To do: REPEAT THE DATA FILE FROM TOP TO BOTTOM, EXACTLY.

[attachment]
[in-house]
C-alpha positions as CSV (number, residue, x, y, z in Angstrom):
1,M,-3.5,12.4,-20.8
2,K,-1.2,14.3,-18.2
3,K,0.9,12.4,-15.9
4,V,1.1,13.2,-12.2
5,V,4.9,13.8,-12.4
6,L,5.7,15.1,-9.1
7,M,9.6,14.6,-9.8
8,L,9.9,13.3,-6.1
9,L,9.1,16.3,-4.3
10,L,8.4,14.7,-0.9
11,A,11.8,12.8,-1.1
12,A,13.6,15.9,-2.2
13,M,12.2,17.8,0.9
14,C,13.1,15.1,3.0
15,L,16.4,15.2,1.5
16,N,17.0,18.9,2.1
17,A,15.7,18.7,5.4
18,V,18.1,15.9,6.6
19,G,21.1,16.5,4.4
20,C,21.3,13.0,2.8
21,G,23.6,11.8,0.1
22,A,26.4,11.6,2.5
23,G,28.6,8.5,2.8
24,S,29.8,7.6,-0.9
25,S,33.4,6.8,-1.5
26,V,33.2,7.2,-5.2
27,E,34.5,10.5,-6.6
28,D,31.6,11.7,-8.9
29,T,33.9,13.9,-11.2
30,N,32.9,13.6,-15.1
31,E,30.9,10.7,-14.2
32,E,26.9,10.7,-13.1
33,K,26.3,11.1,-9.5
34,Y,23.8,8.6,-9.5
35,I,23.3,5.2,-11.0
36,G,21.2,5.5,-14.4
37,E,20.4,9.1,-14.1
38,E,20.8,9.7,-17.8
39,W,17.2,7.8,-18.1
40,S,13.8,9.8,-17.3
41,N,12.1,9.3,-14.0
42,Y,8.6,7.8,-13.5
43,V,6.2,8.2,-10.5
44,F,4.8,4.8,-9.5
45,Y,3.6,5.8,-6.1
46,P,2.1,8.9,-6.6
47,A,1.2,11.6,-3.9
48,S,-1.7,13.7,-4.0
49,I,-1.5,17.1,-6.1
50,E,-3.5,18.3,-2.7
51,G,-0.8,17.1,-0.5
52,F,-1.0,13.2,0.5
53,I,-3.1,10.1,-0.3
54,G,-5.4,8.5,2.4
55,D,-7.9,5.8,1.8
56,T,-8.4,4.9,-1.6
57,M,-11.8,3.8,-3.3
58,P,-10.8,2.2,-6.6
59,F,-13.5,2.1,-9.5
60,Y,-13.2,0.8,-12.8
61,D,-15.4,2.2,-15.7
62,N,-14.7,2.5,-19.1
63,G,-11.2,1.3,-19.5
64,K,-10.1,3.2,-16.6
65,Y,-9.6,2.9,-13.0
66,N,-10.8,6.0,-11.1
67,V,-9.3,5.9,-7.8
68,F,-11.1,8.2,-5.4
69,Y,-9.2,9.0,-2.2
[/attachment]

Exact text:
[in-house]
C-alpha positions as CSV (number, residue, x, y, z in Angstrom):
1,M,-3.5,12.4,-20.8
2,K,-1.2,14.3,-18.2
3,K,0.9,12.4,-15.9
4,V,1.1,13.2,-12.2
5,V,4.9,13.8,-12.4
6,L,5.7,15.1,-9.1
7,M,9.6,14.6,-9.8
8,L,9.9,13.3,-6.1
9,L,9.1,16.3,-4.3
10,L,8.4,14.7,-0.9
11,A,11.8,12.8,-1.1
12,A,13.6,15.9,-2.2
13,M,12.2,17.8,0.9
14,C,13.1,15.1,3.0
15,L,16.4,15.2,1.5
16,N,17.0,18.9,2.1
17,A,15.7,18.7,5.4
18,V,18.1,15.9,6.6
19,G,21.1,16.5,4.4
20,C,21.3,13.0,2.8
21,G,23.6,11.8,0.1
22,A,26.4,11.6,2.5
23,G,28.6,8.5,2.8
24,S,29.8,7.6,-0.9
25,S,33.4,6.8,-1.5
26,V,33.2,7.2,-5.2
27,E,34.5,10.5,-6.6
28,D,31.6,11.7,-8.9
29,T,33.9,13.9,-11.2
30,N,32.9,13.6,-15.1
31,E,30.9,10.7,-14.2
32,E,26.9,10.7,-13.1
33,K,26.3,11.1,-9.5
34,Y,23.8,8.6,-9.5
35,I,23.3,5.2,-11.0
36,G,21.2,5.5,-14.4
37,E,20.4,9.1,-14.1
38,E,20.8,9.7,-17.8
39,W,17.2,7.8,-18.1
40,S,13.8,9.8,-17.3
41,N,12.1,9.3,-14.0
42,Y,8.6,7.8,-13.5
43,V,6.2,8.2,-10.5
44,F,4.8,4.8,-9.5
45,Y,3.6,5.8,-6.1
46,P,2.1,8.9,-6.6
47,A,1.2,11.6,-3.9
48,S,-1.7,13.7,-4.0
49,I,-1.5,17.1,-6.1
50,E,-3.5,18.3,-2.7
51,G,-0.8,17.1,-0.5
52,F,-1.0,13.2,0.5
53,I,-3.1,10.1,-0.3
54,G,-5.4,8.5,2.4
55,D,-7.9,5.8,1.8
56,T,-8.4,4.9,-1.6
57,M,-11.8,3.8,-3.3
58,P,-10.8,2.2,-6.6
59,F,-13.5,2.1,-9.5
60,Y,-13.2,0.8,-12.8
61,D,-15.4,2.2,-15.7
62,N,-14.7,2.5,-19.1
63,G,-11.2,1.3,-19.5
64,K,-10.1,3.2,-16.6
65,Y,-9.6,2.9,-13.0
66,N,-10.8,6.0,-11.1
67,V,-9.3,5.9,-7.8
68,F,-11.1,8.2,-5.4
69,Y,-9.2,9.0,-2.2